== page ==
I managed to spot a pizza restaurant which was still open though, and my stomach hurried me over. I sat down and ordered and the guy at the counter took the order and looked at me curiously. Pretty soon two cooks joined him and surrounded me at my table.

-- "Where are you from?"
-- "Australia", I smile, just in case.
-- "Ah! Australia!", one of them says, "how are the women there, nice? Good..." Then he made a hand-signal which was the thumb and forefinger close together, looking like a duck's beak horizontally, but vertically it looks like, well...
-- "Er, yeah...nice..." I say weakly.
-- "You want nice Iranian girl? Twenty US dollars an hour."

I looked at the three of them, who stood surrounding my small table, unsmilingly, like interrogators, their shadows falling on my pizza. They were deadly serious too.

-- "No thanks", I squeaked.

Just like in Zurich: apart from a chap at the bus stop, they were the first people I talked to in the holy city of Mashhad.

[Caption: The Imam Reza shrine in Mashhad, Iran. Note the guards with the brightly coloured feather dusters.]

### Venice, Italy ###

After the receptionist at the hostel, the first Italians I talked to in Venice were also cooks in a pizza shop. There were only two of them this time, so my odds were a little better. The conversation went something like this:

[Caption: Venice.]

-- "Hey! Where are you from?" says one of the smiling cooks.
-- "Australia", I smile back.
-- "Ah! Australia! How are the Australian girls? Nice?" He grins. His mate grins even more widely.
-- "Yeeah... nice..." is all I manage.
-- "What are you doing here? Tourist?"
-- "Yeah, I'm a tourist." Silence. "Er, I've been travelling the last three months", I offer.
-- "What? Three months? Three months without..." and the cook pumps his right fist towards and away from himself, forearm parallel to the ground.
-- "No", I say, dryly.

He didn't have time to offer me a hooker though. The place was a takeaway.

[Caption: The ferry next to the big market, a cheap way to get a gondola ride (1 euro).]

### Brussels, Belgium ###

After seeing the fleshpots of Amsterdam, I visited M. in the countryside of Holland. A few days was enough to refresh the mind, and I continued my way to Belgium, taking the train which approaches the "Capital of Europe" from the north. As the train slows down and pulls in to the station, on both sides of the train, are windows with barely clad buxom ladies trapped inside, on display. Just like Amsterdam except without the lights and without the tourists. Since the train has to slow down a lot, the passengers get an eyeful. We finally arrive at the station and are belatedly welcomed by the sign: "Bruxelles-Nord".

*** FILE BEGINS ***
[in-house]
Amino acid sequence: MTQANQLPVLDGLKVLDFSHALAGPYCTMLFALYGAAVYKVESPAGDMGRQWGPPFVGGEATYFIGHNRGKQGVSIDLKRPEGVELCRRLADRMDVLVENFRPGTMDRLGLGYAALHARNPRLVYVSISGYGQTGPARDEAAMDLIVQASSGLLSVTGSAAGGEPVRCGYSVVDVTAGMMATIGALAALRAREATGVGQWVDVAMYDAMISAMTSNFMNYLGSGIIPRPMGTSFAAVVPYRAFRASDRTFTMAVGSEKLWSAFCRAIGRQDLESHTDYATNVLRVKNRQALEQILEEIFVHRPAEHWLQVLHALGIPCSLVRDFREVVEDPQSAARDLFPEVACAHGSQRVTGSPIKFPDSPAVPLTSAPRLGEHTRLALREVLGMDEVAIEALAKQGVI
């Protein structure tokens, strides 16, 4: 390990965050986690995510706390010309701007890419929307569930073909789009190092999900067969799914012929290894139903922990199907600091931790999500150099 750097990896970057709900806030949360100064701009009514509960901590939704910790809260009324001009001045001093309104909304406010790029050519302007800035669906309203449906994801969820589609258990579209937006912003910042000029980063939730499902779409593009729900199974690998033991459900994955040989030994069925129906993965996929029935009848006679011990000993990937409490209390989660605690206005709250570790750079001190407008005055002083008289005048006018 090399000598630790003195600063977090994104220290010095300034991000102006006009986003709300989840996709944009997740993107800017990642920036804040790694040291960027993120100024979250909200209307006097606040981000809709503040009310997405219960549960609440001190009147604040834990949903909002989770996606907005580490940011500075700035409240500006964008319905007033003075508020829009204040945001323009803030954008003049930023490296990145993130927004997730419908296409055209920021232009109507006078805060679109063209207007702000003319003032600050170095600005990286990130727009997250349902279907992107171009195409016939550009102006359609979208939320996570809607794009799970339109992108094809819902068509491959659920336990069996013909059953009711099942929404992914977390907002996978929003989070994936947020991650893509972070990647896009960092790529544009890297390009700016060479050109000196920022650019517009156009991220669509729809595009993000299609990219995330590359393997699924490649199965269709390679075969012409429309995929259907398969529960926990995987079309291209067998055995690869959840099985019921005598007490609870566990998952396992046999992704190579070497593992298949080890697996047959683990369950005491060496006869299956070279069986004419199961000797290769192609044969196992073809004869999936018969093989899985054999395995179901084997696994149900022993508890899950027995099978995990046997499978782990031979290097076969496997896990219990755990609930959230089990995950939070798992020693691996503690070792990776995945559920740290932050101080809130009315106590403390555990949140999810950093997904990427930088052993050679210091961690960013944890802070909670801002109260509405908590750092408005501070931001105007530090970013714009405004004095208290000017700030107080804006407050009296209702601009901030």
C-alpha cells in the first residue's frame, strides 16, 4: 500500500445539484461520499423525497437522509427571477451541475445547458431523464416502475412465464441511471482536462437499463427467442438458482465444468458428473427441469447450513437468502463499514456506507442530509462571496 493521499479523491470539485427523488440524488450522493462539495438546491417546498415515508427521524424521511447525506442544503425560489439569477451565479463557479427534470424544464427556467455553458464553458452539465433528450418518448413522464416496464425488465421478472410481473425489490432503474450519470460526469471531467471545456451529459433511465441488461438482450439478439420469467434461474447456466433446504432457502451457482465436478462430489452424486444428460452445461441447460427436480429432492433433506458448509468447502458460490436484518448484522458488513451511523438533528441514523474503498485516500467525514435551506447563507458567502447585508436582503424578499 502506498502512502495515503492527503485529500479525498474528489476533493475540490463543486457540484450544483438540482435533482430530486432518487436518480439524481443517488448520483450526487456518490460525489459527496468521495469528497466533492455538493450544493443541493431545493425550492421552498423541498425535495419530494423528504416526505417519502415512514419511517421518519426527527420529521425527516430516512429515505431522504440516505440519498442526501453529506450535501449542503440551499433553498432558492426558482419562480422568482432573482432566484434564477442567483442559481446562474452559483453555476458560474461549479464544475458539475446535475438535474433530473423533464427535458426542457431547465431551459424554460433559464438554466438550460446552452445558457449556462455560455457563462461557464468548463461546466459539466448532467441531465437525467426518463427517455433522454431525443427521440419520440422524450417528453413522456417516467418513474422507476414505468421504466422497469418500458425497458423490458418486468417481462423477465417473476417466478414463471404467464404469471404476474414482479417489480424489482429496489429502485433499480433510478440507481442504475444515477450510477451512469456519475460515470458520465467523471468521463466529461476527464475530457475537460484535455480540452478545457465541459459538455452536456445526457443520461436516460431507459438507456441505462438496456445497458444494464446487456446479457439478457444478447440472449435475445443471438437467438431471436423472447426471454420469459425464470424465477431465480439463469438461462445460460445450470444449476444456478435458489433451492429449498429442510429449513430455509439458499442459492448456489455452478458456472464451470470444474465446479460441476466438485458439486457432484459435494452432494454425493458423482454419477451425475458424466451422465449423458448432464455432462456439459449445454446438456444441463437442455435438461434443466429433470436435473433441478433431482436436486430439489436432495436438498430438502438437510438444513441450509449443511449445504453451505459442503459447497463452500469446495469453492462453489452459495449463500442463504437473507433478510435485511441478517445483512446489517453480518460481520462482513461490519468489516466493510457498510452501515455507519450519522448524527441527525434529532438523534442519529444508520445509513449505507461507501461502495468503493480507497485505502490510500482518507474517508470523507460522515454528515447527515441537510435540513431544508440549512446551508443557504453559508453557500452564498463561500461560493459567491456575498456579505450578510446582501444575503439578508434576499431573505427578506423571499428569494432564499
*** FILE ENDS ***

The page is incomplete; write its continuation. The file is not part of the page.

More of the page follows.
[Caption: Brussels' Grand Place.]

### Moscow, Russia ###

One evening in Moscow, I was finding my way to Kazanskiy station to catch the train to Kazan, capital of the Tatars. Moscow has many train stations, and Kazanskiy station was quite blusterous. Street vendors selling toys and cigarettes, kiosks full of DVDs and keyrings, roadworks, and of course, lots of people walking around, either to pick up someone from the station or to go someplace in the vastness of Russia. It was about 6pm in the evening and quite dark as winter was beginning to set in. I was walking near Kazanskiy station, looking for the right entrance and platform. A girl approaches wearing a dark down jacket and says something to me in Russian.

-- "I'm sorry, I don't understand", I reply.
-- "You want sex?" she says.
-- "No thanks", and I walk off towards Kazan.

(Note: if you ever have to buy a train ticket in Russia, remember that all times are in Moscow time. I once arrived in Siberia at 3am in the morning!)

[Caption: Moscow by day (left). Moscow Kazanskiy station at night (right).]

### Hampi, India ###

The ruins of Hampi belong to the former Vijayanagara empire, established in the 14th century in Southern India, which united to resist the Islamic invasions from the north. The ruins are quite impressive in their desolation, most of them covered in weeds and brush. There is an active village in the center of Hampi, catering to tourists and worshippers, selling fresh flowers, coconuts, scented sticks and camphor. In about 10 minutes walk you can reach the countryside, where ruins sit peacefully among the greeness and the rolling hills and farmland. Shoots of smoke rise here and there, indicating where someone is cooking or burning off some grass. Little coracle boats made of hide and reeds sit on the rocks beside the Tungabhadra River, drying themselves for the next excursion.

[Caption: The ruins at Hampi, India.]

The countryside was very peaceful, with hardly any visitors to the ruins, so I was very surprised as I walked along a dusty track when a shepherd suddenly appeared beside me.

-- "Hey! You want sex, mister?"
-- "No thanks."

But he persisted, grinning and walking beside the track on an embankment, his right forefinger moving in and out of a hole he'd made with his left hand.

-- "Come on! I know a cave nearby, it's very nice!"

I wasn't sure whether this pimp had some girls hidden in his cave or whether he was a shepherd-cum-gigolo. I ignored him, and after awhile he disappeared as quickly as he appeared, presumably to tend to his flock.